"There is so much great talent and work coming out of UMD, and projects like the new WeWork reaffirm that College Park is ready to support our entrepreneurs as they move into the next phases of their ventures," said Matthew Fan, co-director of the Startup Shell, a student-run incubator at UMD. 

WeWork University of Maryland is expected to open in fall 2018. 

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About the University of Maryland
The University of Maryland, College Park is the state's flagship university and one of the nation's preeminent public research universities. A global leader in research, entrepreneurship and innovation, the university is home to more than 40,000 students, 10,000 faculty and staff, and 280 academic programs. Its faculty includes two Nobel laureates, three Pulitzer Prize winners, 60 members of the national academies and scores of Fulbright scholars. The institution has a $1.9 billion operating budget and secures $514 million annually in external research funding. For more information about the University of Maryland, College Park, visit www.umd.edu.

About​ ​WeWork
WeWork is the platform for creators. We provide beautiful workspace, an inspiring community, and meaningful business services to more than 200,000 members around the world. From startups and freelancers to small businesses and large corporations, our community is united by a desire for our members to create meaningful work and lead meaningful lives—to be a part of something greater than ourselves. Co-founded by Adam Neumann and Miguel McKelvey in New York City in 2010, WeWork is a privately held company with more than 3,000 employees.

About Chesapeake Realty Partners
Chesapeake Realty Partners builds on more than 70-years of success in the Mid-Atlantic real estate market. CRP has been actively engaged in all aspects of real estate development –  land acquisition, land planning and land development; construction of for-sale housing; construction and operation of residential rental communities; and construction and operation of commercial properties. The wide range of activities within our organization has been a singular advantage and source of financial strength and stability. In the '80’s leadership passed from founder Morton J. Macks to his son, Lawrence Macks, and his son-in-law, Josh Fidler. The business then evolved into its present form as a diversified builder-developer of large scale residential communities; multi-family communities, as well as commercial, retail and mixed use projects.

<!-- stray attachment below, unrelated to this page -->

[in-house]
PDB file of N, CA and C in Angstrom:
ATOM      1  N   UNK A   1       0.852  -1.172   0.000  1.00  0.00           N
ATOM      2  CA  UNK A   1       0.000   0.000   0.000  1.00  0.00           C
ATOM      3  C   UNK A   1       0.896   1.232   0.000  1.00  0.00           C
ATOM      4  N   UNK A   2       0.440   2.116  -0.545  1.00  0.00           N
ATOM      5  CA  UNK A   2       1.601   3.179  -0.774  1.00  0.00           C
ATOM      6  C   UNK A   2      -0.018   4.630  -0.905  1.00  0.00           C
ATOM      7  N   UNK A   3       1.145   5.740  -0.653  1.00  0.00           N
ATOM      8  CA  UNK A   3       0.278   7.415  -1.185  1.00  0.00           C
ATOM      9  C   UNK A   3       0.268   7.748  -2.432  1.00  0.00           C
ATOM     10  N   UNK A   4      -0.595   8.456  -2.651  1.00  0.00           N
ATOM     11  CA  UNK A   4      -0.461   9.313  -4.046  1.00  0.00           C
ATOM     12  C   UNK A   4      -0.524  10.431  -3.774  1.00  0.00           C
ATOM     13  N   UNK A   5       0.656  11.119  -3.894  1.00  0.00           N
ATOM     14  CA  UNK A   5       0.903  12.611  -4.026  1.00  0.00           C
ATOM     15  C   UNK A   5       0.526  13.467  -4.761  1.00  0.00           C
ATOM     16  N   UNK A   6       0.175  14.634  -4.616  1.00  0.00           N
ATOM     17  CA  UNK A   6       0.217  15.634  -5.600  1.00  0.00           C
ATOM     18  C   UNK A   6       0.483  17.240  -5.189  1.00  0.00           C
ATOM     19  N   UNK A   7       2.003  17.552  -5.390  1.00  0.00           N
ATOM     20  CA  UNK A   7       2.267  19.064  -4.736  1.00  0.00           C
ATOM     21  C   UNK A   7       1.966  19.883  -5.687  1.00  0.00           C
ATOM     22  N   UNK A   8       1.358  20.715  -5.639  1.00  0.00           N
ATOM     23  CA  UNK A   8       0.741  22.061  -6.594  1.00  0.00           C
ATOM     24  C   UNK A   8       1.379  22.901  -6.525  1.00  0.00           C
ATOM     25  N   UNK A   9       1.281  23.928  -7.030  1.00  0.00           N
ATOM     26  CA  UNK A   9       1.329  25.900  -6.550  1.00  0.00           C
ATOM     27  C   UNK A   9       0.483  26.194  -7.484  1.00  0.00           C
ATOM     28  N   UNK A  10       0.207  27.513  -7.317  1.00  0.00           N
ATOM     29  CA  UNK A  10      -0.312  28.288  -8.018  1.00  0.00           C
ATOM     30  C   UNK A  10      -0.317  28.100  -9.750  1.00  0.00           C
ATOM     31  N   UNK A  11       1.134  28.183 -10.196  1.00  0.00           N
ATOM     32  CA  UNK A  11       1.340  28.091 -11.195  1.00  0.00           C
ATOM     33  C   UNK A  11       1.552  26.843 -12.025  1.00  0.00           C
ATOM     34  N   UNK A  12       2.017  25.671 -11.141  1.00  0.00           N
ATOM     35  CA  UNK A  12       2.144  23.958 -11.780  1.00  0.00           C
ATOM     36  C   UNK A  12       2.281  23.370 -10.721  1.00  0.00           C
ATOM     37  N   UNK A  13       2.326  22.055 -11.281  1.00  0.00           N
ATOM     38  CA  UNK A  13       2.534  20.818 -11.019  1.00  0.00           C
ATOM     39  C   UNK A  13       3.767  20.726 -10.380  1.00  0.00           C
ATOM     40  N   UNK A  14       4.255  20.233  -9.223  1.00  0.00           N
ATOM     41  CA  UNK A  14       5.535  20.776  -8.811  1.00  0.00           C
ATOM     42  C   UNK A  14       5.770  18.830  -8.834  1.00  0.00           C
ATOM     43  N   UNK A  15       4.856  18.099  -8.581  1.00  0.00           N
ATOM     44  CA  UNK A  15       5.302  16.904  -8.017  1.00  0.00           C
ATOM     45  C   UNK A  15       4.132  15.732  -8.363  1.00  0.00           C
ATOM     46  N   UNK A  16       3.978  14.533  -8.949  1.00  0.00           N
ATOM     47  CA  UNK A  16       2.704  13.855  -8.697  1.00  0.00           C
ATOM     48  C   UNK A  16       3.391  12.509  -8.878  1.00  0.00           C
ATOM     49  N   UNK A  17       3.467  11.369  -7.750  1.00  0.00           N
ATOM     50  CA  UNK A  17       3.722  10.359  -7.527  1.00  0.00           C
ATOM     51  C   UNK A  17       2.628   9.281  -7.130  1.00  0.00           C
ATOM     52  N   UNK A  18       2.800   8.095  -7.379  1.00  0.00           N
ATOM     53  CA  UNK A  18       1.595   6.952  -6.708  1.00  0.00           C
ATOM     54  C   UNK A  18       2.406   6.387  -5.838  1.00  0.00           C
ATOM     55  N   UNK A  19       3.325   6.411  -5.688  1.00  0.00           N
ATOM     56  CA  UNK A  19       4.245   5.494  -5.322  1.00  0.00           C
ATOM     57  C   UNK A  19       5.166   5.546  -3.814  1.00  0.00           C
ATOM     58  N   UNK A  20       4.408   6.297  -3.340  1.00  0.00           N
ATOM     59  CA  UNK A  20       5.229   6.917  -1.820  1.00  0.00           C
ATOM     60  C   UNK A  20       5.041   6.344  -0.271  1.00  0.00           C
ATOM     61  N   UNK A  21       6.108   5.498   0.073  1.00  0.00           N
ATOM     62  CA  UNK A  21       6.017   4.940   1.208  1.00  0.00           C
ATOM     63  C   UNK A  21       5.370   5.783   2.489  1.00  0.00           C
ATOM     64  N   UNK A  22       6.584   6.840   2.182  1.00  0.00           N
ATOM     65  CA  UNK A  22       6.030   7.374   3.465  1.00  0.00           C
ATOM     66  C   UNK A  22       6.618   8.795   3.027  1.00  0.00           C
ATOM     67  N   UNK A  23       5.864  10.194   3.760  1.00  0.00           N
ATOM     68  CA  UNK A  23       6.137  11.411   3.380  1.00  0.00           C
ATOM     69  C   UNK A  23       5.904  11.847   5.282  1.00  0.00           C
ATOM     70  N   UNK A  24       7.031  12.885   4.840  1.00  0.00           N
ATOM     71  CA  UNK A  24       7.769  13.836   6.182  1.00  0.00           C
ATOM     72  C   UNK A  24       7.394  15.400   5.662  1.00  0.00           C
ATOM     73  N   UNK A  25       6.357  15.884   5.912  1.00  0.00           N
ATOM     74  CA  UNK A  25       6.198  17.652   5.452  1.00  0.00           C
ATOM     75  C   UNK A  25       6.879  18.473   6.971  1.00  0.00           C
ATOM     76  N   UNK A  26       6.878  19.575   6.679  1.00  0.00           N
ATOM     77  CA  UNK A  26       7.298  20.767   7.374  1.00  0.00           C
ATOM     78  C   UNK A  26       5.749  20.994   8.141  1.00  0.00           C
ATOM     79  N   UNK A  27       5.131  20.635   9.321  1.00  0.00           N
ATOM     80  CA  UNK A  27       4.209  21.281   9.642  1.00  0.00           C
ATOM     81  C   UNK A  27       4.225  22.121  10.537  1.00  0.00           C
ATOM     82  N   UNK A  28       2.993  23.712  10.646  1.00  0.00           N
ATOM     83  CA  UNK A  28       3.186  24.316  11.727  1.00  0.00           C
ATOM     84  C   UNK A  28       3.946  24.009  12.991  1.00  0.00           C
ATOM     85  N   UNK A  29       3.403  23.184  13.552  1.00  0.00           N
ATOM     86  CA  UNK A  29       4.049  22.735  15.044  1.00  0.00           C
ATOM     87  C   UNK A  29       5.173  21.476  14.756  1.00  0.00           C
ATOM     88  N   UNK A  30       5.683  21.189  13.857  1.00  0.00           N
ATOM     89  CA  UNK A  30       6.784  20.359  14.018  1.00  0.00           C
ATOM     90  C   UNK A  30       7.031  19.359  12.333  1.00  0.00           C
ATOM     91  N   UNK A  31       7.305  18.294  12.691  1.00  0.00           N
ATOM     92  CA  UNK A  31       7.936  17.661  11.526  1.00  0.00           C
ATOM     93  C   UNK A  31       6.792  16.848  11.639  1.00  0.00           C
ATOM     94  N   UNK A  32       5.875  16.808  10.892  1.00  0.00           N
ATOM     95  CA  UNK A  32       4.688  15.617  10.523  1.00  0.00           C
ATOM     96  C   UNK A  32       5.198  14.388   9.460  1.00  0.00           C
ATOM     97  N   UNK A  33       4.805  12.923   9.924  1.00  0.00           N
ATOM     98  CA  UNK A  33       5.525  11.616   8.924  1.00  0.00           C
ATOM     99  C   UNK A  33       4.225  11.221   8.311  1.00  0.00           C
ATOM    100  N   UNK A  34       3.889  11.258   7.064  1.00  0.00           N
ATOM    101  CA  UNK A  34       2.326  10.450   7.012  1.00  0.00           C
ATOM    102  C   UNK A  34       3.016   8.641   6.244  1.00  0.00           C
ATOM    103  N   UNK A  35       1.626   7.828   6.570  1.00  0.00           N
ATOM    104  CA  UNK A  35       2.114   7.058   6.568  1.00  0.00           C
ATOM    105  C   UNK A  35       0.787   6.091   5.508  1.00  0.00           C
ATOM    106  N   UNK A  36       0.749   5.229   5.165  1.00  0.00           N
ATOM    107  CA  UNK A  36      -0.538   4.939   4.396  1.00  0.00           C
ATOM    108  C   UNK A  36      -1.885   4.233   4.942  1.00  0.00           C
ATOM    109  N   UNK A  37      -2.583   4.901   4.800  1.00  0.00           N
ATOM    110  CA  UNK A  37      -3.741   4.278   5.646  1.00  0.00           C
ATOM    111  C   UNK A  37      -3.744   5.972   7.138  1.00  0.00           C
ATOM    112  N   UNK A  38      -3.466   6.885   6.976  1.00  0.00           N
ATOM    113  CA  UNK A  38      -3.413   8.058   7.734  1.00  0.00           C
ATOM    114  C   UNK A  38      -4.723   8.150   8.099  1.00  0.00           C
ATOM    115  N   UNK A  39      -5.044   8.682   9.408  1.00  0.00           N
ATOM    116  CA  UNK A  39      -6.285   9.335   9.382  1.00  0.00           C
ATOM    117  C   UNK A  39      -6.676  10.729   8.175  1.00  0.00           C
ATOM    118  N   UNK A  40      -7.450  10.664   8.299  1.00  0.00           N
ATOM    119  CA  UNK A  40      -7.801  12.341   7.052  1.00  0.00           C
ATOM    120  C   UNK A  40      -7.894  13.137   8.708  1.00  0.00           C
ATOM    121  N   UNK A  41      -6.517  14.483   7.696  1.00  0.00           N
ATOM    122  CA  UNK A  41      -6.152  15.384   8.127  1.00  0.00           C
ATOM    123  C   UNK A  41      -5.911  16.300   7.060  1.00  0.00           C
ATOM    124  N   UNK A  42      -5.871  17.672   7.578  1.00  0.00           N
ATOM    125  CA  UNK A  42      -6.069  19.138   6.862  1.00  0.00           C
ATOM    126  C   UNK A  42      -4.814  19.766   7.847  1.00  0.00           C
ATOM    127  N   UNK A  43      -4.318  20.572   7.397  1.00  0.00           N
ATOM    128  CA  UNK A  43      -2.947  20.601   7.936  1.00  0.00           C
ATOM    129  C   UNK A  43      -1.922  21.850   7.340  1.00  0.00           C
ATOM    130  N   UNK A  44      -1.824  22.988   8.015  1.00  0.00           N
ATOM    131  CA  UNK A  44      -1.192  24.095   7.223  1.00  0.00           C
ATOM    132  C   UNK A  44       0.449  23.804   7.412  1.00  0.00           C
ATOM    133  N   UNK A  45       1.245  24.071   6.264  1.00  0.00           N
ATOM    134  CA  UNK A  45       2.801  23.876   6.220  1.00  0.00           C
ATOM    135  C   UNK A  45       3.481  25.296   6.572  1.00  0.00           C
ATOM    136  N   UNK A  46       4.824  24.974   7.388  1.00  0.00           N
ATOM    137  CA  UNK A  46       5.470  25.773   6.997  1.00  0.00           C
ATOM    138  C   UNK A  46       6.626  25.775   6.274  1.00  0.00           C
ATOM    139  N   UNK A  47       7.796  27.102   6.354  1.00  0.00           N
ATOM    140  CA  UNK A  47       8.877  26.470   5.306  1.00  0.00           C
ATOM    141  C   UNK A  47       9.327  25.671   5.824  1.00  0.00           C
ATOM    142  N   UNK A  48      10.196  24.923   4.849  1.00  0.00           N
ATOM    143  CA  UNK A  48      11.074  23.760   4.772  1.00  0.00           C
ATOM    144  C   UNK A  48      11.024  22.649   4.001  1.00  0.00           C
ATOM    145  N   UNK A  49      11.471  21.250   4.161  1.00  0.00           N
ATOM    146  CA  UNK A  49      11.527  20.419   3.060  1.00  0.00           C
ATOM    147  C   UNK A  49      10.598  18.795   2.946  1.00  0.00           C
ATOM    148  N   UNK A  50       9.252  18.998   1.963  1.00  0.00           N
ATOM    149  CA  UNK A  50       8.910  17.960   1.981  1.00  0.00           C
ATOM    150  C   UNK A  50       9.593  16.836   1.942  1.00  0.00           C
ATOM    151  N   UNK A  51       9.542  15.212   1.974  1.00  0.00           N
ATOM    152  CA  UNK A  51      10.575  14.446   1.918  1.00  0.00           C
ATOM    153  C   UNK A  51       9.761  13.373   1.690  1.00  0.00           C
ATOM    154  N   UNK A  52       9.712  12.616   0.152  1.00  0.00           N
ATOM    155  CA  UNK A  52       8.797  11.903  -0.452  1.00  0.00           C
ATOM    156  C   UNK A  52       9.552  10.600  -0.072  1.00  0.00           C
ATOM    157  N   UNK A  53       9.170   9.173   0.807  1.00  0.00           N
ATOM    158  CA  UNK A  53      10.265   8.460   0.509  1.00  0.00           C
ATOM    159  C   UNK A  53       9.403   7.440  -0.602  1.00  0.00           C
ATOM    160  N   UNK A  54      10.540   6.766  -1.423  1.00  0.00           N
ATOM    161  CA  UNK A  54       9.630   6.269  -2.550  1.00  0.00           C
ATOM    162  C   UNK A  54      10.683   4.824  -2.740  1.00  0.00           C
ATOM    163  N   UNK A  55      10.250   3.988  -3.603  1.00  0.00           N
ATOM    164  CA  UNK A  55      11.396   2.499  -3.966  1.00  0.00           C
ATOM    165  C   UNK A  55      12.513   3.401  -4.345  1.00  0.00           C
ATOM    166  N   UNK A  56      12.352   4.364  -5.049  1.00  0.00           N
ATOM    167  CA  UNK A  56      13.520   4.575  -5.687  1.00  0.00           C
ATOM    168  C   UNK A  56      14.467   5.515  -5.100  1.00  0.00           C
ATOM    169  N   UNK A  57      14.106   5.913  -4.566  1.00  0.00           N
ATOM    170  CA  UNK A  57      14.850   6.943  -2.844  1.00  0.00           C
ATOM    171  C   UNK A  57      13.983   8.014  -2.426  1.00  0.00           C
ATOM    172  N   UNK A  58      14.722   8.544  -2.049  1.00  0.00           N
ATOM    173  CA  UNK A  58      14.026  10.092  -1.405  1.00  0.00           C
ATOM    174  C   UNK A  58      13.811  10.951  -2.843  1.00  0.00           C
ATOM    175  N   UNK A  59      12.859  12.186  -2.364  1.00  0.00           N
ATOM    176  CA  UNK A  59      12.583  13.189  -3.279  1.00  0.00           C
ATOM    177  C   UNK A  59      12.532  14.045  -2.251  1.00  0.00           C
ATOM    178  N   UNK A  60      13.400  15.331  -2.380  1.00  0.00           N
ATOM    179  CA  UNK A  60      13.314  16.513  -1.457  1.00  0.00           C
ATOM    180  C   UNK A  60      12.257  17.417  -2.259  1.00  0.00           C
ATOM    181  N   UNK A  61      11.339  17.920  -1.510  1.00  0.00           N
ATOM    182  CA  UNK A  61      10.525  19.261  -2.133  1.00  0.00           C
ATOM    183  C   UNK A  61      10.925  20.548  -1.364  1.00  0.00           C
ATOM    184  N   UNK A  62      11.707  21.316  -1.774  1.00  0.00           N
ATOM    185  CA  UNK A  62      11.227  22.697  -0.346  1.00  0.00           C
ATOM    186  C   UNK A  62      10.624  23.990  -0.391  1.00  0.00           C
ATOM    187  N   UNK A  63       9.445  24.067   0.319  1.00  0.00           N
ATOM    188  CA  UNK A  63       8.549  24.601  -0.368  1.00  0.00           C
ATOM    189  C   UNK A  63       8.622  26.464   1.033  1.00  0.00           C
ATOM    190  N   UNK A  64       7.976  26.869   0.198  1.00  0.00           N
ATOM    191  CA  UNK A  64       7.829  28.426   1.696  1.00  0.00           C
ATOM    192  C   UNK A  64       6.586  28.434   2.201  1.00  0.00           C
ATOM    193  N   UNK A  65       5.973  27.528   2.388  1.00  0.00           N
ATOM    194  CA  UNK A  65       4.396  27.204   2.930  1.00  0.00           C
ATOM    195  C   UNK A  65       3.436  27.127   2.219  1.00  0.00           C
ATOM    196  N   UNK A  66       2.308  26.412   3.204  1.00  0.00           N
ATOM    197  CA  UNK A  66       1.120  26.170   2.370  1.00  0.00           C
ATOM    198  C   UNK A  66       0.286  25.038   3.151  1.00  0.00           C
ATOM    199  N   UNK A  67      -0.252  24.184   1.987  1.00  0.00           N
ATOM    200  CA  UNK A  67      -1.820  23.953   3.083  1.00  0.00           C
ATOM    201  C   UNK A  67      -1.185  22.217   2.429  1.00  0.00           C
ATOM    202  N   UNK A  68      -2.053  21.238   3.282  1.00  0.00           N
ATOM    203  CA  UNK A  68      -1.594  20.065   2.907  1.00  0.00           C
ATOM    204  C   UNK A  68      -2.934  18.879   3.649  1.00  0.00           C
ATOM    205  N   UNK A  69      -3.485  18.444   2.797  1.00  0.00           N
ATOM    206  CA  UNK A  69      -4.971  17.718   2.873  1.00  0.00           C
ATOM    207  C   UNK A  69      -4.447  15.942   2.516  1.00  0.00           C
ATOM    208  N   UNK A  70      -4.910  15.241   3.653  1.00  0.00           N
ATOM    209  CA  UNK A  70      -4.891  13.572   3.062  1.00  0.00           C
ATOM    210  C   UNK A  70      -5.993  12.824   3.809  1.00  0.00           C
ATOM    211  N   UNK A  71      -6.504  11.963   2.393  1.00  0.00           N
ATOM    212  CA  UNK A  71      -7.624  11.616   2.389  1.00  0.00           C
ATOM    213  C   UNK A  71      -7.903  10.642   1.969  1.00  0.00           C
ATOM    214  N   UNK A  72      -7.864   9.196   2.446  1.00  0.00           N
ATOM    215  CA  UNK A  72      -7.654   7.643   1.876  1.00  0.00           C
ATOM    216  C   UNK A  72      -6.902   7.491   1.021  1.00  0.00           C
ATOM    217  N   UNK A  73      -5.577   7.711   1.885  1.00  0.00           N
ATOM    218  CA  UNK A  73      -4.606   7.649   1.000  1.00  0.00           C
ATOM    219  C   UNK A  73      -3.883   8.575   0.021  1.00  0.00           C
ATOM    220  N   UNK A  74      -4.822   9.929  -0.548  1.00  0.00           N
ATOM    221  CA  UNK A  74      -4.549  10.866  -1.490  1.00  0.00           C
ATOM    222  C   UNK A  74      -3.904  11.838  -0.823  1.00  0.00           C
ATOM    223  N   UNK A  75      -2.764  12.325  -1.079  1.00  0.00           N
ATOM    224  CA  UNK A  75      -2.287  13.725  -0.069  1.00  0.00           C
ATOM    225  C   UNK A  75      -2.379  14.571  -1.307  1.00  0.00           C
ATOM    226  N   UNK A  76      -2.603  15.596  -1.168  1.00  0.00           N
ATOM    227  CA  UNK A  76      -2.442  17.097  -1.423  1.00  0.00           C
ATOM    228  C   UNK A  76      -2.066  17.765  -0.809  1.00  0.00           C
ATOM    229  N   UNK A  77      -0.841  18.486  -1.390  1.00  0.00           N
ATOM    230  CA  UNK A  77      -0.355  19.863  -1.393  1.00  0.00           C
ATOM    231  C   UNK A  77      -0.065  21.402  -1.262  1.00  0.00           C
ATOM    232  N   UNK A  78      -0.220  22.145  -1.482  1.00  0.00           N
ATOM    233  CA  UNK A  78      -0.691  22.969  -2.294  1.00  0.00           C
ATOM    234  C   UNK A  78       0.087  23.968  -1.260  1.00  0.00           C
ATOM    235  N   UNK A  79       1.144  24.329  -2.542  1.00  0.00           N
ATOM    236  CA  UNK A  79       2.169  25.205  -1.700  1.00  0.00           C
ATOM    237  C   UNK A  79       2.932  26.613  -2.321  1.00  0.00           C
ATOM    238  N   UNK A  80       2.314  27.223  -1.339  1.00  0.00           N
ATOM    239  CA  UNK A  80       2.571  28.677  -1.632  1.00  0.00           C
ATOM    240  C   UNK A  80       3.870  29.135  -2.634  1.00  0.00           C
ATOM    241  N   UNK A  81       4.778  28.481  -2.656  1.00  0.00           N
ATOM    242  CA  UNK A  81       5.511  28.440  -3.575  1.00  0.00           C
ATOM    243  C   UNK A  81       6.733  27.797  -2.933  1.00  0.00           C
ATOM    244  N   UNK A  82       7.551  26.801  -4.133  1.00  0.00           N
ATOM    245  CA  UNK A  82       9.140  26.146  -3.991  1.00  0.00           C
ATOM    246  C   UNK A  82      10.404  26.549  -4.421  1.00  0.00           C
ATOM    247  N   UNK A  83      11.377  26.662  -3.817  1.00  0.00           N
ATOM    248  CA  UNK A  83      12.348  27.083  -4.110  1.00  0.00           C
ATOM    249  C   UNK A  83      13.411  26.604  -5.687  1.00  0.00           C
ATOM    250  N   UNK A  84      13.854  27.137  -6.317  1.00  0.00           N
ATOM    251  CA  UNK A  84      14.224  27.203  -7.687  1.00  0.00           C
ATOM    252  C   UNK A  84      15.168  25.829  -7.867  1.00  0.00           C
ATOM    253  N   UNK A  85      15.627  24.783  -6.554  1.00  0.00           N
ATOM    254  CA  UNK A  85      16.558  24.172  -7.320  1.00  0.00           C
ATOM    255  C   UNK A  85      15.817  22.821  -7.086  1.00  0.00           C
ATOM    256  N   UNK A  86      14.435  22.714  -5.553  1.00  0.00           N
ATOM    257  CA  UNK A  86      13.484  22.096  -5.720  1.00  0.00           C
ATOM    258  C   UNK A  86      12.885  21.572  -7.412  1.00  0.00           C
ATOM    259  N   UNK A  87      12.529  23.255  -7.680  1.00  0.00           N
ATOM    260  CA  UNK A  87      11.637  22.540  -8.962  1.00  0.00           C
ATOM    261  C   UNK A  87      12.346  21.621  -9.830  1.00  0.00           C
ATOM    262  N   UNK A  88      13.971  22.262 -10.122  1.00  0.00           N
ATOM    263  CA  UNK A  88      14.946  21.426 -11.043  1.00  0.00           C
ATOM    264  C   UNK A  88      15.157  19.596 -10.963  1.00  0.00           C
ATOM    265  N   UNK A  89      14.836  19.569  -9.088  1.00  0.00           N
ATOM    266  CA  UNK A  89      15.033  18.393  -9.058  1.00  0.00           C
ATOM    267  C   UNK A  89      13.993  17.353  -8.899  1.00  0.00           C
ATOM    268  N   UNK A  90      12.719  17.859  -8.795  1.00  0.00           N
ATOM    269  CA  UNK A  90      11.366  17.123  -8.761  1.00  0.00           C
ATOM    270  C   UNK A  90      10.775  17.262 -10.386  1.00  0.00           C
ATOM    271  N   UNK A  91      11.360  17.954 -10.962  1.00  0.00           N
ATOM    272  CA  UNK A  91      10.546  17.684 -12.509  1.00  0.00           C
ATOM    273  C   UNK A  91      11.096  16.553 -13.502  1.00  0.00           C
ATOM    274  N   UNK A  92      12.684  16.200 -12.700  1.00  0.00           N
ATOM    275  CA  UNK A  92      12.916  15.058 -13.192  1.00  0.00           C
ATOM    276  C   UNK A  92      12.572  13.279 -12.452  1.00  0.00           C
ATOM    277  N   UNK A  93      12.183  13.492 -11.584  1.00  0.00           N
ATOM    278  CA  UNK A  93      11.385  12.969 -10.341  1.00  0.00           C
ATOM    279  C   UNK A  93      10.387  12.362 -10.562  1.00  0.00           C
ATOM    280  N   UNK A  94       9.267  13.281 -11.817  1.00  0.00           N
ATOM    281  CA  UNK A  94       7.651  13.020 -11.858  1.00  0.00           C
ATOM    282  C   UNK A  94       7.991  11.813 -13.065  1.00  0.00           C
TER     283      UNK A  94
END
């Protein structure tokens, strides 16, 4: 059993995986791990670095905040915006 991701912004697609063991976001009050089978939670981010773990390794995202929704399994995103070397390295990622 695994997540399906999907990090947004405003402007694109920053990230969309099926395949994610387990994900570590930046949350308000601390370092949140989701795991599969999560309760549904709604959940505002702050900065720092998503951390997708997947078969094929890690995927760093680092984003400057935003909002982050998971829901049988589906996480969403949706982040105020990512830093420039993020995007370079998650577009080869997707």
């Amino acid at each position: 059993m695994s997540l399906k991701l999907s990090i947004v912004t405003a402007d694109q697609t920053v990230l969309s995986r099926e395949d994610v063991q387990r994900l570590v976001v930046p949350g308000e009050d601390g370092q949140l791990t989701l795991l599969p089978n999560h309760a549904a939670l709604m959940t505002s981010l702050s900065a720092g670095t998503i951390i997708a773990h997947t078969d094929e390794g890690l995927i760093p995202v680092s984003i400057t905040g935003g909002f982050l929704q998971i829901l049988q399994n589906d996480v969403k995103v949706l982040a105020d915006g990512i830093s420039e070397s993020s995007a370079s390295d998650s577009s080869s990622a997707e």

Multi-Institutional Team of Scientists Mix the Unmixable to Create ‘Shocking’ Nanoparticles

March 29, 2018
Contacts: 

Melissa L. Andreychek, 301-405-0292

COLLEGE PARK, Md. -- Making a giant leap in the ‘tiny’ field of nanoscience, a multi-institutional team of researchers is the first to create nanoscale particles composed of up to eight distinct elements generally known to be immiscible, or incapable of being mixed or blended together. Their blending of multiple, unmixable elements into a unified, homogenous nanostructure, called a high entropy alloy nanoparticle, greatly expands the landscape of nanomaterials—and what we can do with them.

Science Magazine Cover Story - Nanoparticles

This research makes a significant advance on previous efforts that have typically produced nanoparticles limited to three different elements. This is because it is extremely difficult to squeeze and blend different elements into individual particles at the nanoscale. The team of researchers from the University of Maryland, College Park (UMD), the University of Illinois at Chicago, the Massachusetts Institute of Technology, and the Johns Hopkins University published a peer-reviewed paper on their research that is featured on the cover of  March 30 edition of the journal Science.

“Imagine the elements that combine to make nanoparticles as Lego building blocks. If you have only one to three colors and sizes, then you are limited by what combinations you can use and what structures you can assemble,” explained Liangbing Hu, associate professor of materials science and engineering at UMD and one of the corresponding authors of the paper. “What our team has done is essentially enlarged the toy chest in nanoparticle synthesis; now, we are able to build nanomaterials with nearly all metallic and semiconductor elements.”